Whilst photos and product descriptions are incredibly important in selling online, there is one element that trumps the lot: the title of your listing.
By default, eBay only searches based on product titles, not the content within the product description. While users can amend the search criteria to include product descriptions, it’s a trick not many people know about. So product titles are your most powerful tool in getting your listings to the right people.
You’re allowed a maximum of 80 characters in your title. That’s not a lot of space to grasp someone’s attention! Luckily, tools like Shopiago can help you craft perfect titles to help your product sell. But if you want to craft your own, here are our handy tips that will give your items the best chance of selling.
The most important thing to do is put yourself in the shoes of a buyer. Think about how you shop through listing platforms like eBay and what you type in the search box to find what you’re looking for.
Think of the elements you include when searching for something specific. Brand, colour, size etc. You need to include these search terms within your title.
If your item is from a well-known brand, make sure this is the first thing you list in your title. The power of brands cannot be understated and people from all over the world are searching for bargain brand-buys.
If you don’t recognise the brand, do some research. It may be a brand that is no longer around, yet still has devoted followers.
The first letter of most words should be capitalised. Your listing title should be approached just as that – a title.
Take a look at the below example. Which do you think reads easier?
Burberry black trench coat brand small new with labels
Burberry Black Trench Coat Brand New Small with Labels
Capitalising the first letter on each word will make your listing easier to read and is more likely to grasp the buyers attention as they scroll past.
You may even want to put a certain word in entirely block capitals. Perhaps the brand is the most important element, or the condition. But be careful and use sparingly…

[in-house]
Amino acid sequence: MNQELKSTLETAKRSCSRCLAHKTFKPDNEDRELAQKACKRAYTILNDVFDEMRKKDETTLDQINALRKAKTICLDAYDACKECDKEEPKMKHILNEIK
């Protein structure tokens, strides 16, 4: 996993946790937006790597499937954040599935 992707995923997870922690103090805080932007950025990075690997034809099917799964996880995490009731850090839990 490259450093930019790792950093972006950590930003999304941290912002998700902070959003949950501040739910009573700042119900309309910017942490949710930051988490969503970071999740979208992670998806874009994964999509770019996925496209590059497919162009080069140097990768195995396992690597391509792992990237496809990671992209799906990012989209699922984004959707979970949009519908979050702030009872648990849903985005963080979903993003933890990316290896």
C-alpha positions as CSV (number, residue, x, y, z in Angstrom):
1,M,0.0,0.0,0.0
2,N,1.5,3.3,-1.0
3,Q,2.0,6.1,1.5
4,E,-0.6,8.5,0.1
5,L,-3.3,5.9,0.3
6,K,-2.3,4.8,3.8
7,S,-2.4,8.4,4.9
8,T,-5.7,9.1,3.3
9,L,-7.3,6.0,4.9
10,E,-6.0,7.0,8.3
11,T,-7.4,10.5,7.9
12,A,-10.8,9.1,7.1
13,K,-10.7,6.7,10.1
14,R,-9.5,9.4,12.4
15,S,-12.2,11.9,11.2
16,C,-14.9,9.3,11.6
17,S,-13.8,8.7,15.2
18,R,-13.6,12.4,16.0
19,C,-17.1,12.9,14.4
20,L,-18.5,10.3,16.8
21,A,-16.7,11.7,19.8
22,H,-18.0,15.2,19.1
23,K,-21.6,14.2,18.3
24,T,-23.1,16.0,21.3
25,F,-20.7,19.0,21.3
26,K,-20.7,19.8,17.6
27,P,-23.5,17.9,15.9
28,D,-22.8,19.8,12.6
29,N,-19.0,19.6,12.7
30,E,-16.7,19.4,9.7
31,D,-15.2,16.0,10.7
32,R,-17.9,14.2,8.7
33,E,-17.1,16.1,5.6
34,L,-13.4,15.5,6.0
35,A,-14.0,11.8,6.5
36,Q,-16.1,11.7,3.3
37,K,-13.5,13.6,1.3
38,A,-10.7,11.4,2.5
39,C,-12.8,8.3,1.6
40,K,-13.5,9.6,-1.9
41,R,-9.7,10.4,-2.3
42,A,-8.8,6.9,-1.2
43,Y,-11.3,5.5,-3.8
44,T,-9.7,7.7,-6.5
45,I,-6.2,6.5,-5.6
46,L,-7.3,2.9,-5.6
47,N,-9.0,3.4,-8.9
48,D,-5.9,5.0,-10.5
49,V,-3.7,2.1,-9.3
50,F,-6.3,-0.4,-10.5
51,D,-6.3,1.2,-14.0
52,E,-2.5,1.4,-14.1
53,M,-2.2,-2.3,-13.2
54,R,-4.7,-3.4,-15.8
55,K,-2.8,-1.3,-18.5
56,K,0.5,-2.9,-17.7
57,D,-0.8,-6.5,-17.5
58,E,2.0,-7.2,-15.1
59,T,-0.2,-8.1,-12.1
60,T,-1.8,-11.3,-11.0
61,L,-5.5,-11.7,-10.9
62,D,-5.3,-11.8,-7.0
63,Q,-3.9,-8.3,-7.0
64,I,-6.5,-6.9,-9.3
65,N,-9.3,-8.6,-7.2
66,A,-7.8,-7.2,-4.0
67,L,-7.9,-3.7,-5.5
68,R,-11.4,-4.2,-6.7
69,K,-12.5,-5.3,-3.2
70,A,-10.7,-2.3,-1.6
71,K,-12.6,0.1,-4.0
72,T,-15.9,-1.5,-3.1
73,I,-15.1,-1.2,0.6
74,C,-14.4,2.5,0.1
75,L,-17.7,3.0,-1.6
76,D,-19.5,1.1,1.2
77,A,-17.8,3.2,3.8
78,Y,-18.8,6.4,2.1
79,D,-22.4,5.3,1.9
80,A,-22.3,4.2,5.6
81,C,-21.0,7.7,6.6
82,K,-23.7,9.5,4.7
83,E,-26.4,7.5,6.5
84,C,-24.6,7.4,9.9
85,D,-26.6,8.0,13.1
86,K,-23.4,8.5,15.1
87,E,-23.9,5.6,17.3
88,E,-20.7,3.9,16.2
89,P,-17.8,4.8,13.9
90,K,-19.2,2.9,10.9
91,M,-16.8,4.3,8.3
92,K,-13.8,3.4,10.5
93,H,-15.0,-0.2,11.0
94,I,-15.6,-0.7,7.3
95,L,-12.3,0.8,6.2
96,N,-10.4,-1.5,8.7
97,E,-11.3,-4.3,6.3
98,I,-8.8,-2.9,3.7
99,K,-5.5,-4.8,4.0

Never put your entire listing in capitals. It doesn’t make your listing stand out. It can be difficult to read and in the world of ‘internet speech’ it comes across aggressive and shouty; a certain way to put buyers off!
Perhaps you’re selling a laptop. You’ve included the brand name, screen size and colour. Now you want to include additional features like the machines memory, internal processor, display. People will be also be searching for an items specific features and including these in the listings title will make sure it gets seen by the people most likely to buy.
It’s not just electricals this applies to. Remember our Burberry trench coat? The label will tell you if it’s waterproof. Exactly the type of information people are looking and searching for.
Adding in key descriptive points in your title is great, but it’s always best to stick to the facts. Beauty is in the eye of the beholder, so listing subjective terms like ‘Beautiful’, ‘Gorgeous’, ‘Trendy’ or ‘Stunning’ isn’t going to help sell your item. Let the buyer make up their mind and use your character count to describe the style of the item, its features or added benefits.
You’ve included the main description and features of the product you want to sell. If you have characters left over, add in any specific benefits that come with buying the item. For example, this could include free UK shipping. A games console could include some games. Perhaps an electrical item still has some warranty left. If you’ve got some character limit left and your product comes with added benefits, adding them in your title will give potential buyers clear visibility of the additional value you offer.
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